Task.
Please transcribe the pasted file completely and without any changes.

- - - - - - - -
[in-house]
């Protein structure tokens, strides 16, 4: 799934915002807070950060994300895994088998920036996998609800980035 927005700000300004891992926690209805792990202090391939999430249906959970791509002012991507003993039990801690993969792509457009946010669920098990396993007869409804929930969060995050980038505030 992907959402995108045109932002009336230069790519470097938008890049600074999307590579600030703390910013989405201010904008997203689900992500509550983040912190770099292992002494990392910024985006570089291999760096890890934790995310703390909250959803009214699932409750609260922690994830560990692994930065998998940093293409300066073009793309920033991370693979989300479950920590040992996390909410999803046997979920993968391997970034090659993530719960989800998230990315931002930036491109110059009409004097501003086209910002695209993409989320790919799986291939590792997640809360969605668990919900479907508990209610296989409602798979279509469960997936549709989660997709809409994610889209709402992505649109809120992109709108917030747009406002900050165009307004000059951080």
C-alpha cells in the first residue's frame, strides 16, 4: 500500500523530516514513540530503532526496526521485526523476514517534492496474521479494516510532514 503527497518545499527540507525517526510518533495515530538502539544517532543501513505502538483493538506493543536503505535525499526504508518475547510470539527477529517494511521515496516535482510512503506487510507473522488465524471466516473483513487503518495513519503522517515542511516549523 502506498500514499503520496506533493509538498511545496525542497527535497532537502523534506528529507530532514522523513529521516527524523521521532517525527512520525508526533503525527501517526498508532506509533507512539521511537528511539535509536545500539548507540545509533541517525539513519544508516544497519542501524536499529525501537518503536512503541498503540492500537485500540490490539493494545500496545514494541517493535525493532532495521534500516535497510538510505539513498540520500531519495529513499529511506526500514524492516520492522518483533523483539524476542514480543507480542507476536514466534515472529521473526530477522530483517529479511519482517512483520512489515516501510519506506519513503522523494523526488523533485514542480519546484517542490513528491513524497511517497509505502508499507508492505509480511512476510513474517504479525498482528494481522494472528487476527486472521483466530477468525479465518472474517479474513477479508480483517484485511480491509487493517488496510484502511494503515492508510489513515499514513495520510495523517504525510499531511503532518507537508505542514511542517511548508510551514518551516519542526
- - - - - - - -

[in-house]
């Protein structure tokens, strides 16, 4: 799934915002807070950060994300895994088998920036996998609800980035 927005700000300004891992926690209805792990202090391939999430249906959970791509002012991507003993039990801690993969792509457009946010669920098990396993007869409804929930969060995050980038505030 992907959402995108045109932002009336230069790519470097938008890049600074999307590579600030703390910013989405201010904008997203689900992500509550983040912190770099292992002494990392910024985006570089291999760096890890934790995310703390909250959803009214699932409750609260922690994830560990692994930065998998940093293409300066073009793309920033991370693979989300479950920590040992996390909410999803046997979920993968391997970034090659993530719960989800998230990315931002930036491109110059009409004097501003086209910002695209993409989320790919799986291939590792997640809360969605668990919900479907508990209610296989409602798979279509469960997936549709989660997709809409994610889209709402992505649109809120992109709108917030747009406002900050165009307004000059951080």
C-alpha cells in the first residue's frame, strides 16, 4: 500500500523530516514513540530503532526496526521485526523476514517534492496474521479494516510532514 503527497518545499527540507525517526510518533495515530538502539544517532543501513505502538483493538506493543536503505535525499526504508518475547510470539527477529517494511521515496516535482510512503506487510507473522488465524471466516473483513487503518495513519503522517515542511516549523 502506498500514499503520496506533493509538498511545496525542497527535497532537502523534506528529507530532514522523513529521516527524523521521532517525527512520525508526533503525527501517526498508532506509533507512539521511537528511539535509536545500539548507540545509533541517525539513519544508516544497519542501524536499529525501537518503536512503541498503540492500537485500540490490539493494545500496545514494541517493535525493532532495521534500516535497510538510505539513498540520500531519495529513499529511506526500514524492516520492522518483533523483539524476542514480543507480542507476536514466534515472529521473526530477522530483517529479511519482517512483520512489515516501510519506506519513503522523494523526488523533485514542480519546484517542490513528491513524497511517497509505502508499507508492505509480511512476510513474517504479525498482528494481522494472528487476527486472521483466530477468525479465518472474517479474513477479508480483517484485511480491509487493517488496510484502511494503515492508510489513515499514513495520510495523517504525510499531511503532518507537508505542514511542517511548508510551514518551516519542526